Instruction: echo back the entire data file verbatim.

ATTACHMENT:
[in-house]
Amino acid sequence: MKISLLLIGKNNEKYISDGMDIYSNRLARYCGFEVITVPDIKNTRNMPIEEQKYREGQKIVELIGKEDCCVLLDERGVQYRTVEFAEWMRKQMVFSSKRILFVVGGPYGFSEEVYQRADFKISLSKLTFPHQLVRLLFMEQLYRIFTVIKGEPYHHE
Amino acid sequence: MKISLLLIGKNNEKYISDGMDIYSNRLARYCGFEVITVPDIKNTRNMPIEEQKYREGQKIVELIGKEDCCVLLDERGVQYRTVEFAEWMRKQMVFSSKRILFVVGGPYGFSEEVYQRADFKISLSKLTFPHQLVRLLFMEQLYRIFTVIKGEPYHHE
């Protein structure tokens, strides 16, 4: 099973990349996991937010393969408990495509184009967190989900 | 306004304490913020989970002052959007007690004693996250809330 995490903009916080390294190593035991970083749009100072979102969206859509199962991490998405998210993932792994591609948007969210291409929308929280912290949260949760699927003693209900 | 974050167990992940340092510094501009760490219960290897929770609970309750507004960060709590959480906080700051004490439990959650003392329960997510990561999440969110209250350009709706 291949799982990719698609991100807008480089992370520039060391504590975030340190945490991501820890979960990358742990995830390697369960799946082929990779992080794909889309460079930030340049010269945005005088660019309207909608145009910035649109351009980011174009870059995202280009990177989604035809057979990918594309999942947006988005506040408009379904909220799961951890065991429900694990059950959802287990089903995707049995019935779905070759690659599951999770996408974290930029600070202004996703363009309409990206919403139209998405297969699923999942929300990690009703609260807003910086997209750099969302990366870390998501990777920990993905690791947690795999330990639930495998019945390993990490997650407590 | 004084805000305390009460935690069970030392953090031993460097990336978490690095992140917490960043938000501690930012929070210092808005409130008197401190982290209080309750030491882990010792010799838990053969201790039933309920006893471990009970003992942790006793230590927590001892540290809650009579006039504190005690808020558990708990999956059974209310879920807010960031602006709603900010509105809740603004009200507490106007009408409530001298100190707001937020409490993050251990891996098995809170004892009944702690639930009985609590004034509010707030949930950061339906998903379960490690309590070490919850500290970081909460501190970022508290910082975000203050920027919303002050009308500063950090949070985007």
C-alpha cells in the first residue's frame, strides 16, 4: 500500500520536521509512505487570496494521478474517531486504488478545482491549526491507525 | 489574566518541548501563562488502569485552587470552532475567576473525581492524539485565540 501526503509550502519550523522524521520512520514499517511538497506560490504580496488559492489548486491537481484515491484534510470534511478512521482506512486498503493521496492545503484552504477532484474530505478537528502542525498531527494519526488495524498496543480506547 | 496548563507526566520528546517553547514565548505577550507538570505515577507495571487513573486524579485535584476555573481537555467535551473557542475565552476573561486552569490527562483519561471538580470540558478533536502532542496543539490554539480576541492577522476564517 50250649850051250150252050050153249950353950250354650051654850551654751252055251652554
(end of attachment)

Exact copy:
[in-house]
Amino acid sequence: MKISLLLIGKNNEKYISDGMDIYSNRLARYCGFEVITVPDIKNTRNMPIEEQKYREGQKIVELIGKEDCCVLLDERGVQYRTVEFAEWMRKQMVFSSKRILFVVGGPYGFSEEVYQRADFKISLSKLTFPHQLVRLLFMEQLYRIFTVIKGEPYHHE
Amino acid sequence: MKISLLLIGKNNEKYISDGMDIYSNRLARYCGFEVITVPDIKNTRNMPIEEQKYREGQKIVELIGKEDCCVLLDERGVQYRTVEFAEWMRKQMVFSSKRILFVVGGPYGFSEEVYQRADFKISLSKLTFPHQLVRLLFMEQLYRIFTVIKGEPYHHE
């Protein structure tokens, strides 16, 4: 099973990349996991937010393969408990495509184009967190989900 | 306004304490913020989970002052959007007690004693996250809330 995490903009916080390294190593035991970083749009100072979102969206859509199962991490998405998210993932792994591609948007969210291409929308929280912290949260949760699927003693209900 | 974050167990992940340092510094501009760490219960290897929770609970309750507004960060709590959480906080700051004490439990959650003392329960997510990561999440969110209250350009709706 291949799982990719698609991100807008480089992370520039060391504590975030340190945490991501820890979960990358742990995830390697369960799946082929990779992080794909889309460079930030340049010269945005005088660019309207909608145009910035649109351009980011174009870059995202280009990177989604035809057979990918594309999942947006988005506040408009379904909220799961951890065991429900694990059950959802287990089903995707049995019935779905070759690659599951999770996408974290930029600070202004996703363009309409990206919403139209998405297969699923999942929300990690009703609260807003910086997209750099969302990366870390998501990777920990993905690791947690795999330990639930495998019945390993990490997650407590 | 004084805000305390009460935690069970030392953090031993460097990336978490690095992140917490960043938000501690930012929070210092808005409130008197401190982290209080309750030491882990010792010799838990053969201790039933309920006893471990009970003992942790006793230590927590001892540290809650009579006039504190005690808020558990708990999956059974209310879920807010960031602006709603900010509105809740603004009200507490106007009408409530001298100190707001937020409490993050251990891996098995809170004892009944702690639930009985609590004034509010707030949930950061339906998903379960490690309590070490919850500290970081909460501190970022508290910082975000203050920027919303002050009308500063950090949070985007």
C-alpha cells in the first residue's frame, strides 16, 4: 500500500520536521509512505487570496494521478474517531486504488478545482491549526491507525 | 489574566518541548501563562488502569485552587470552532475567576473525581492524539485565540 501526503509550502519550523522524521520512520514499517511538497506560490504580496488559492489548486491537481484515491484534510470534511478512521482506512486498503493521496492545503484552504477532484474530505478537528502542525498531527494519526488495524498496543480506547 | 496548563507526566520528546517553547514565548505577550507538570505515577507495571487513573486524579485535584476555573481537555467535551473557542475565552476573561486552569490527562483519561471538580470540558478533536502532542496543539490554539480576541492577522476564517 50250649850051250150252050050153249950353950250354650051654850551654751252055251652554